The best thing about the cruise ship pier is that you can soak up a lot of scenery on foot. The fort, the old town and the beaches along Costera Miguel Aleman are all walkable -- 15 minutes at most. But, there's still a lot that is not -- the site of the cliff divers; the gorgeous hotels and beaches in the Diamante, or Diamond, district; and the far reaches of the bay are among those that are not stroll-worthy. The good news is that there's a public bus that runs the length of the strip for just a few dollars. And taxis, many of them Volkswagen Beetles, are everywhere -- and they are pretty affordable. A ride from downtown to a Diamante hotel should cost $15 to $20. Tip: Establish the price first. There are a number of so-called "authorized" taxi vendors at the marine terminal, but their prices tend to be higher than those you could negotiate by hailing a cab yourself. Also worth considering: You can hire a private, air-conditioned SUV for six people with an English-speaking guide for $60 -- $10 per person, per hour -- at the marine terminal.

Currency & Best Way to Get Money

Mexico's currency is the peso. Visit for current rates. ATM's are plentiful and tend to be the cheapest way to acquire pesos. However, most taxis and vendors will accept U.S. dollars or euros, and guides are happy to be tipped that way. Credit cards are not generally accepted in small family restaurants or tiny shops. To be on the safe side, ask first.


Spanish. Surprisingly, little English is spoken, except in the finer hotels, restaurants and shops in the tourist district. Many eateries do, however, have English translations on the menu.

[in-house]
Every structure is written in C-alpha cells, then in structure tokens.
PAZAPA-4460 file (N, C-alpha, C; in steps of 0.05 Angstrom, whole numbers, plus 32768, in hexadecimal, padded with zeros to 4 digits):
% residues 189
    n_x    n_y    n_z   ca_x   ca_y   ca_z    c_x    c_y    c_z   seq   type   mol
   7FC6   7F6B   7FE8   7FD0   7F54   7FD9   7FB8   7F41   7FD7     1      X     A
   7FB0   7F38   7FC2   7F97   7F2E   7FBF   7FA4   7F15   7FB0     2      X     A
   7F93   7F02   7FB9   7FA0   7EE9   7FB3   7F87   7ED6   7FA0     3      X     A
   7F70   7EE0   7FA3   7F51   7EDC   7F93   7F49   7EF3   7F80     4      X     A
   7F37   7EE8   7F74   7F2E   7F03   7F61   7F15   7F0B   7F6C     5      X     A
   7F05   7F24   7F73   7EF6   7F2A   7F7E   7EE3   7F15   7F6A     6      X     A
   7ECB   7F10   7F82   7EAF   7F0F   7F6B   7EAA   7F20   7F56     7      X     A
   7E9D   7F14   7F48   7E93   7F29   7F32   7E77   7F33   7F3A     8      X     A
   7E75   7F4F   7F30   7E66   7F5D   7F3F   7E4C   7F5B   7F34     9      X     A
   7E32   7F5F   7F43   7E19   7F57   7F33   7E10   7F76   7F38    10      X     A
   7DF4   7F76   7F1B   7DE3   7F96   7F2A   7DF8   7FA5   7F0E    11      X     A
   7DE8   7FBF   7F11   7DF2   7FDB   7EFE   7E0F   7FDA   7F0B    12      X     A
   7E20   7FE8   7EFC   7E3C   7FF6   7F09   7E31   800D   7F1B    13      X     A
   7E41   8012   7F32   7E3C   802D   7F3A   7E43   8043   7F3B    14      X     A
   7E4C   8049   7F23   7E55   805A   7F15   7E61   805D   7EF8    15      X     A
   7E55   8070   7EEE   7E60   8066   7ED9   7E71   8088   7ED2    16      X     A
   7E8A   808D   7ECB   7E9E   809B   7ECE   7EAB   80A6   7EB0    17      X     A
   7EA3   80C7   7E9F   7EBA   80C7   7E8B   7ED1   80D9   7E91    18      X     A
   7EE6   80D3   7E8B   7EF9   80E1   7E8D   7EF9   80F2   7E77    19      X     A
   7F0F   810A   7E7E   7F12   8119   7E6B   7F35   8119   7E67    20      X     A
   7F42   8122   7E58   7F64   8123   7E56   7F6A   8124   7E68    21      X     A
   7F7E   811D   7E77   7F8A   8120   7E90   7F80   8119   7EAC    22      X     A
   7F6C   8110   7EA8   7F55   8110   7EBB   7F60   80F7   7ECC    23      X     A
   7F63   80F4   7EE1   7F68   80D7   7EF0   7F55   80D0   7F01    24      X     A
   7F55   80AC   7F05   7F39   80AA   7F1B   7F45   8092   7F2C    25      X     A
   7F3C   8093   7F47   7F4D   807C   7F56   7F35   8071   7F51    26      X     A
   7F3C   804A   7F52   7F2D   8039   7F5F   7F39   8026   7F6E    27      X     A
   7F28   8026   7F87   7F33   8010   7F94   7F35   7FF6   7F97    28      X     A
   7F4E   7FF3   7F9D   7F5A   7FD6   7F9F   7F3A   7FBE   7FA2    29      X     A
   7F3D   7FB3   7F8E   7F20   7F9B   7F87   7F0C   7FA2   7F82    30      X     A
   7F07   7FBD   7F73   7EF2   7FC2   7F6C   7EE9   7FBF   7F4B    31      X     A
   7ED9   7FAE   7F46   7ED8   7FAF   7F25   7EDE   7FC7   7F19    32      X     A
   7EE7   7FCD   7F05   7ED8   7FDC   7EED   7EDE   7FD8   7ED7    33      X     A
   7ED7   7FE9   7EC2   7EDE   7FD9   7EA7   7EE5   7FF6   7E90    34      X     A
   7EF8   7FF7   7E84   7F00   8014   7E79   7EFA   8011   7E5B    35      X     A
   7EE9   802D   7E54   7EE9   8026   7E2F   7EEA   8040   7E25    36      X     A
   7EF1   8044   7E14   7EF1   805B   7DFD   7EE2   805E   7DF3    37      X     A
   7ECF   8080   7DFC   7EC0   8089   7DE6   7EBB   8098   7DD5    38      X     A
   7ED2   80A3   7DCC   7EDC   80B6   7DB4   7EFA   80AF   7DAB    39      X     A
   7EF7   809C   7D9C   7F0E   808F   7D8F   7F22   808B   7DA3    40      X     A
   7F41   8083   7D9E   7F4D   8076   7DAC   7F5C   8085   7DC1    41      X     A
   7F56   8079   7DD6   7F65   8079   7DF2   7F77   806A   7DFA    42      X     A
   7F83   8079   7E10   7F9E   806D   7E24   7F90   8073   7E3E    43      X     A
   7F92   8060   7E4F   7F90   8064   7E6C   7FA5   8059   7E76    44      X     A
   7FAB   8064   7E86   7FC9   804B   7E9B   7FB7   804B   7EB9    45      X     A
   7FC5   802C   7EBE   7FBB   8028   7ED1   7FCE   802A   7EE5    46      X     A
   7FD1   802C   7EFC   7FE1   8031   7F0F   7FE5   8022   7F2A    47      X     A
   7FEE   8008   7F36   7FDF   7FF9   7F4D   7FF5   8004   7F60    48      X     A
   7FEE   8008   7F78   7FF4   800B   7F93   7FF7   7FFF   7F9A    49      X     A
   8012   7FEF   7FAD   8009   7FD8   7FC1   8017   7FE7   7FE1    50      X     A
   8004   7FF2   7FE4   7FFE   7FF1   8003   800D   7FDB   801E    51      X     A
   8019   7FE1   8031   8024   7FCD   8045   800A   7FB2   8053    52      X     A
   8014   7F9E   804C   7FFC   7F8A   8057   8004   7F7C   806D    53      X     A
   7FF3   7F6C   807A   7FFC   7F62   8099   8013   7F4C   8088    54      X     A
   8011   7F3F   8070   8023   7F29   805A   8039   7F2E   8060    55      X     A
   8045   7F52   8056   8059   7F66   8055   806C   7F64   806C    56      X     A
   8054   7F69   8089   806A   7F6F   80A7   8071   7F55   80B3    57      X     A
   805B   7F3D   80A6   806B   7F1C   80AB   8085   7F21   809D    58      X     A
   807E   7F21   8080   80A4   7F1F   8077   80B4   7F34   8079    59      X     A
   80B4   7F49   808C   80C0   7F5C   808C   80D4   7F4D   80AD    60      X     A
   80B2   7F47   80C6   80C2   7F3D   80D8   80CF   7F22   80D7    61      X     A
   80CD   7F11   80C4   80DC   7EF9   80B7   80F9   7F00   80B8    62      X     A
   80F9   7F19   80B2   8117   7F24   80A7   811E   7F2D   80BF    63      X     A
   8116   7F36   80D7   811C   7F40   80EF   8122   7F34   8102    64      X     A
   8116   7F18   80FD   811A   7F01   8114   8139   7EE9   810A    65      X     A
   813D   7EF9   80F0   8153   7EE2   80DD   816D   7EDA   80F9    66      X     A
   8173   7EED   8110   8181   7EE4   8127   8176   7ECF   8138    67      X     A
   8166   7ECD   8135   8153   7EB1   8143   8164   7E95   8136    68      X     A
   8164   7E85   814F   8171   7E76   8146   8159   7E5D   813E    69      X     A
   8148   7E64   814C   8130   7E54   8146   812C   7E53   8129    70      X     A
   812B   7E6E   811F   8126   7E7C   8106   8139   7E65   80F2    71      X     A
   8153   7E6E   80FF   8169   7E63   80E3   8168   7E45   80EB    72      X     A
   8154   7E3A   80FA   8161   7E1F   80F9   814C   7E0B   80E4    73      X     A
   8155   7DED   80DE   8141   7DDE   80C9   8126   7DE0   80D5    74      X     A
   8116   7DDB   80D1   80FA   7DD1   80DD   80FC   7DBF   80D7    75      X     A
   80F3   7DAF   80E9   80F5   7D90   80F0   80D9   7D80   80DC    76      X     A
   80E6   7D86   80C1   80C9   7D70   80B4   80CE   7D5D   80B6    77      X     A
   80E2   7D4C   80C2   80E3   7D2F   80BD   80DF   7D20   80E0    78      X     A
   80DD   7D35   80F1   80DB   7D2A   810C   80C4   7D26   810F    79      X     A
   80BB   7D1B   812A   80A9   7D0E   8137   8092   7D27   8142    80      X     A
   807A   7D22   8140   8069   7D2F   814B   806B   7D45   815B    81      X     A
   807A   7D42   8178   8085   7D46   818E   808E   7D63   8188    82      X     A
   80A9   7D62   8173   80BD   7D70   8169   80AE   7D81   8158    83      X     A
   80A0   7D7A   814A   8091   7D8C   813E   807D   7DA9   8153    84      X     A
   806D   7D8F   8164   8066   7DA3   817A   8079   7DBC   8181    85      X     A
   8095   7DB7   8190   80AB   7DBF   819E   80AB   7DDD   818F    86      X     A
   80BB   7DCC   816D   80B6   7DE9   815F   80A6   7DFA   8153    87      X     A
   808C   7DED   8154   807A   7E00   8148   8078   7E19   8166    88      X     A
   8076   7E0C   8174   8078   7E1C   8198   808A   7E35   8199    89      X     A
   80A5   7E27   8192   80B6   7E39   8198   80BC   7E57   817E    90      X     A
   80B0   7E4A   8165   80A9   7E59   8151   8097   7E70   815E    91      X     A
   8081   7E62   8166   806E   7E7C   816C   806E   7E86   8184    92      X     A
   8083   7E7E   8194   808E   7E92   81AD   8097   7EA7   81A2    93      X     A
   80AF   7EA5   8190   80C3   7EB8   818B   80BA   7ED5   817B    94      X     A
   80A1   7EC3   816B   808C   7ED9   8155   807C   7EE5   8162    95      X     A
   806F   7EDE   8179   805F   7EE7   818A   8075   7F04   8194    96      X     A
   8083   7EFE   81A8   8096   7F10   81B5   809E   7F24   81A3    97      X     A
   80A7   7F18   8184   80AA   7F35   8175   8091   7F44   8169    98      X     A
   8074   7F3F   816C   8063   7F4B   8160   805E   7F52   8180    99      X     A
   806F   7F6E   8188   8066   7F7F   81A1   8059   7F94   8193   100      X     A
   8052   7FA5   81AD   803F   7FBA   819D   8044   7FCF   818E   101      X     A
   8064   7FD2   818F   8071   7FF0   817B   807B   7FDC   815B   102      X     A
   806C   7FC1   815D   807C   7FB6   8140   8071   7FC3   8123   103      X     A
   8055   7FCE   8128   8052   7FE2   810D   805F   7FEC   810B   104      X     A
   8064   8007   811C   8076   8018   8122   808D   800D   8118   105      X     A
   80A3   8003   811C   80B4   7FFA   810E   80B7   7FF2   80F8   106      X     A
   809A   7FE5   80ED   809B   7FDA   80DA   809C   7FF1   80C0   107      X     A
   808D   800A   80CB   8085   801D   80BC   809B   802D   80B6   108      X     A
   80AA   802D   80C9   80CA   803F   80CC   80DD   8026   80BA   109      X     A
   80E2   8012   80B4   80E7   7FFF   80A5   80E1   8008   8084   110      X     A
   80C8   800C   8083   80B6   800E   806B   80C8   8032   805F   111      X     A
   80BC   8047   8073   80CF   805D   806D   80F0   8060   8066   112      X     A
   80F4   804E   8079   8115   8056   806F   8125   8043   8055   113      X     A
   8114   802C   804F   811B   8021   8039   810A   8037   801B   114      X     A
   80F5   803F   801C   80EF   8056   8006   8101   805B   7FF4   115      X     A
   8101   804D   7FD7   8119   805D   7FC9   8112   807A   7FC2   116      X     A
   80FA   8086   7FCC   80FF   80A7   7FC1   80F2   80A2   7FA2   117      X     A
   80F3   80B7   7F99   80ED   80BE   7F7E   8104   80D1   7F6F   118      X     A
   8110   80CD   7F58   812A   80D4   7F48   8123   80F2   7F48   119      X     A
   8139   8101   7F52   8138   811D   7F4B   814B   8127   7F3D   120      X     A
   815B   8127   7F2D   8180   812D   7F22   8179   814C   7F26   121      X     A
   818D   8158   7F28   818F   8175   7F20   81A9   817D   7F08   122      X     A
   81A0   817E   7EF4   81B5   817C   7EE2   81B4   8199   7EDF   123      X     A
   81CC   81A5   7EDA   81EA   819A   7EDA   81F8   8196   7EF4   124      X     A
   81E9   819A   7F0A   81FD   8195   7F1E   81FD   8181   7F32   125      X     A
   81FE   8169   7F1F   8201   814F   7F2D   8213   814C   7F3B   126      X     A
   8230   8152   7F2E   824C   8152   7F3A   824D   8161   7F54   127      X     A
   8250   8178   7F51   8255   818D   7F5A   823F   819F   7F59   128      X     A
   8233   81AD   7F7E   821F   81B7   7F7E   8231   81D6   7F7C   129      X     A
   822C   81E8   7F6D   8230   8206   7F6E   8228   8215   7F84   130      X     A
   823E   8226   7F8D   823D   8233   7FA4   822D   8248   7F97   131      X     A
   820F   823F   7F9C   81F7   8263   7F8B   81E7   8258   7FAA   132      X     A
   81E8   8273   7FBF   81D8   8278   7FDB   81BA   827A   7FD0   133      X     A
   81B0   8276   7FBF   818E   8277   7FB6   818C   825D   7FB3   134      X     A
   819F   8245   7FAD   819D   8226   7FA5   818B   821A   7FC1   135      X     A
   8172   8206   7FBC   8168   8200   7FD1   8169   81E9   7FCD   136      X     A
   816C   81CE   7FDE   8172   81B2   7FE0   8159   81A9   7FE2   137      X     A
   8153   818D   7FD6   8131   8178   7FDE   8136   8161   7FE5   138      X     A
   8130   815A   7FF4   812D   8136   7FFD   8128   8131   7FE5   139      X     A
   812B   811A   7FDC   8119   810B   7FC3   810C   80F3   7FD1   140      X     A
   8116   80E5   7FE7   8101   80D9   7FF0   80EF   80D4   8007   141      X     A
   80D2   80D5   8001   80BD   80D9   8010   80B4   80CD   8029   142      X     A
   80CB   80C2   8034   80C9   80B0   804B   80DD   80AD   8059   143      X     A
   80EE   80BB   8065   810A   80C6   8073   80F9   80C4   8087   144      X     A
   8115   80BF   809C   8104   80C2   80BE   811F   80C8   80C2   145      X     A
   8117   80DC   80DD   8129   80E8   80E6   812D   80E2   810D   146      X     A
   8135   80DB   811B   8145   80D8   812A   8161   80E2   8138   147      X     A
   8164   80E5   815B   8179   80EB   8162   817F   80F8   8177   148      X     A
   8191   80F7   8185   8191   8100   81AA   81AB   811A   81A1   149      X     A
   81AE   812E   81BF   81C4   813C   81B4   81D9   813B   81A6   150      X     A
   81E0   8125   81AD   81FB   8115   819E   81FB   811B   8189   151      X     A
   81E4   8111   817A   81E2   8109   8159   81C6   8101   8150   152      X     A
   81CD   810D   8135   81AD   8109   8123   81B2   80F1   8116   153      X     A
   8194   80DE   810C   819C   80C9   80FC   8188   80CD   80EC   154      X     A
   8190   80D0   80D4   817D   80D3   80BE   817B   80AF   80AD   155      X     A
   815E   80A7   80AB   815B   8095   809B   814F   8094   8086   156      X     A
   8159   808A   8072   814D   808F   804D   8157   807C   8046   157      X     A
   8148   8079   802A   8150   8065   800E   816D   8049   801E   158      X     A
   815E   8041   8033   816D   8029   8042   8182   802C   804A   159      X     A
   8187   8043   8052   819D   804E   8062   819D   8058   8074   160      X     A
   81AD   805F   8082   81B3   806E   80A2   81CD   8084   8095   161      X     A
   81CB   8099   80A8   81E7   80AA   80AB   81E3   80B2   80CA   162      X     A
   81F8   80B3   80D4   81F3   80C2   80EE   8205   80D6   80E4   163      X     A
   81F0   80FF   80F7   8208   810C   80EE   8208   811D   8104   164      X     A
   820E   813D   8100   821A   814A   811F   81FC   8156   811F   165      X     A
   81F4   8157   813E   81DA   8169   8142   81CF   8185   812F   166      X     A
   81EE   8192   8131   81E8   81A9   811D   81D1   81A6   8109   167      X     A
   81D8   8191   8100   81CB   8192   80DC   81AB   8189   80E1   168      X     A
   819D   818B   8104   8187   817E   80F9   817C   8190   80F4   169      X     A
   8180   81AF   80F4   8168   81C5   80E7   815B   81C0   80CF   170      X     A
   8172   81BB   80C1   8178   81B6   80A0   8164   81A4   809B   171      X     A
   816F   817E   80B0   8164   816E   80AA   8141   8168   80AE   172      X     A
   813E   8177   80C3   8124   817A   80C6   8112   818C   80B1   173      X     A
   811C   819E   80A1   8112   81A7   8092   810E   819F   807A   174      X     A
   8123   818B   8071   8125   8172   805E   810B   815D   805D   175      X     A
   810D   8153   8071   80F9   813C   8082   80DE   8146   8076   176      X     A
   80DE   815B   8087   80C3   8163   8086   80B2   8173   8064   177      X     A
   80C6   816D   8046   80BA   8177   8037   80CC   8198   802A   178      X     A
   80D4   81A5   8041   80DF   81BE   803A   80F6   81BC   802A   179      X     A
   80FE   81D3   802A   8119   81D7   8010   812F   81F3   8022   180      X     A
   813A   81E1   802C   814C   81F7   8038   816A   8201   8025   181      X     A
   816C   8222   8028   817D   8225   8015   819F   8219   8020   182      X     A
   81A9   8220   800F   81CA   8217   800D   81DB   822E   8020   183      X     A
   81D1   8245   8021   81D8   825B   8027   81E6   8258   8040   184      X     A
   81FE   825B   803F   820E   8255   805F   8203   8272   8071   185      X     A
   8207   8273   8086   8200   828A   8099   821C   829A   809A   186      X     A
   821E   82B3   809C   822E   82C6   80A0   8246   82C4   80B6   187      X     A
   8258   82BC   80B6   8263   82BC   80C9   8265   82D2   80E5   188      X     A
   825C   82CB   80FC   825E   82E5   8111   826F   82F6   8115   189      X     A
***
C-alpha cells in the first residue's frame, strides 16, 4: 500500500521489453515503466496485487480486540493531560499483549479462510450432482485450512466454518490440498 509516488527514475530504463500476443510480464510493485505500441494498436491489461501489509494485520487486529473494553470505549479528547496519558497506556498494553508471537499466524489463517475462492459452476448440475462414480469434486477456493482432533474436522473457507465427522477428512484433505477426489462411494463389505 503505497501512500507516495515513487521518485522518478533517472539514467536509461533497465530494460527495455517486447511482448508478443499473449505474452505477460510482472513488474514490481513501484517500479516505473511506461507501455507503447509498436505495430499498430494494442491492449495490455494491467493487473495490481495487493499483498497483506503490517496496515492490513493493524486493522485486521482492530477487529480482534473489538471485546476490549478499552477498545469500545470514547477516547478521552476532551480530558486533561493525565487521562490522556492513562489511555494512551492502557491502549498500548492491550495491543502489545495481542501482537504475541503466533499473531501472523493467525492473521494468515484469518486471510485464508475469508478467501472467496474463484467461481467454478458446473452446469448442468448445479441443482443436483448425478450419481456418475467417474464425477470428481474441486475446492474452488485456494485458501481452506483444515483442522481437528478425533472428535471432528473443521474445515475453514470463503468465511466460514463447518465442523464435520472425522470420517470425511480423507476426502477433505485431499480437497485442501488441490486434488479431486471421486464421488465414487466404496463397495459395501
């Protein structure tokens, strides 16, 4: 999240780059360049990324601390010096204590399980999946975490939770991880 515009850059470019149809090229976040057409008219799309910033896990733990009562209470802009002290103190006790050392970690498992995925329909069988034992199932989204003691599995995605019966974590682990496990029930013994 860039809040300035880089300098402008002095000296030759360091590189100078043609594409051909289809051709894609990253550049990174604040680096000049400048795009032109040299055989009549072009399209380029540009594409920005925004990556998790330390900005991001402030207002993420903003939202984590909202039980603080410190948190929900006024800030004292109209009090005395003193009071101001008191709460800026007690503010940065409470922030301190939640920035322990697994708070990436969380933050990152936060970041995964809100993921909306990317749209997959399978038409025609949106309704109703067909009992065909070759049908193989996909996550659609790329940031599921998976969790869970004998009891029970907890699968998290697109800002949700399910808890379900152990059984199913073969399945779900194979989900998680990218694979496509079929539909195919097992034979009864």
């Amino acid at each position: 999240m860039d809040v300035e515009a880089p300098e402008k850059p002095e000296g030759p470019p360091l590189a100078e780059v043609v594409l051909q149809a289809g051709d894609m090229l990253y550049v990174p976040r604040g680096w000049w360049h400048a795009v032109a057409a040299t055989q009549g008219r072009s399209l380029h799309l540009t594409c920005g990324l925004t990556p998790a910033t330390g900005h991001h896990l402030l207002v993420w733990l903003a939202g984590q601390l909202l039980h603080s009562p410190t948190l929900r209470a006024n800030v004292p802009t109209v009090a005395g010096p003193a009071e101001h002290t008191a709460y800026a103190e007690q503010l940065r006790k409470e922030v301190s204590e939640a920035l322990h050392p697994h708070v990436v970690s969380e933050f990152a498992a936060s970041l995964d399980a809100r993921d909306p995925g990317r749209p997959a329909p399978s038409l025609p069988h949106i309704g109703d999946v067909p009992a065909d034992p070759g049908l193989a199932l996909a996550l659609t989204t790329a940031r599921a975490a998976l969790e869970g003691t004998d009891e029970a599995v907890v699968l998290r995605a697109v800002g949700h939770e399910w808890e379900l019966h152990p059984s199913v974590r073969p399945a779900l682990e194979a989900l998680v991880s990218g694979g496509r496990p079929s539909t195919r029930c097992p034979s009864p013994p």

Food and Drink

One thing Acapulco is big on is chains
, especially American outposts, which include Burger King, McDonald's, KFC and Starbucks.

On the plaza in Old Acapulco, La Flor de Acapulco has been offering basic fare since 1939. A local's favorite, the second-story, open-air restaurant is a terrific spot to people-watch while sampling the catch of the day or other popular items like tacos or enchiladas. Lunch costs about $10. No credit cards are accepted -- cash only.

Spend any time on Costera Miguel Aleman, and you can't help but notice 100% Natural, a good-looking eatery that features light, healthy foods. It's popular with residents and tourists alike, and there's a beach location on the strip, just east of the cruise ship pier. Credit cards are accepted.

As for the Diamante, many of the hotels have fine restaurants.


There is no lack of artesano markets that sell embroidered textiles, hand-painted ceramic plates, masks of the region, wooden carvings and silver from Taxco, one of the world's silver capitals. To ensure its authenticity, make sure the silver is stamped .925. There are all manner of shops on Avenida Costera Miguel Aleman, the boulevard that hugs the bay. One popular market on the strip is La Diana Mercado de Artesanias. Be prepared to barter; shops, however, have set prices. There are also lots of souvenir shops in Old Acapulco. Sanborns, a chain well-known throughout Mexico, sells souvenirs and a host of other products. There's a store on Costera Miguel Aleman, three blocks west of the marine terminal.

Acapulco Awards

Cruisers’ Choice Destination Awards

2018 Top-Rated Mexican Riviera Destinations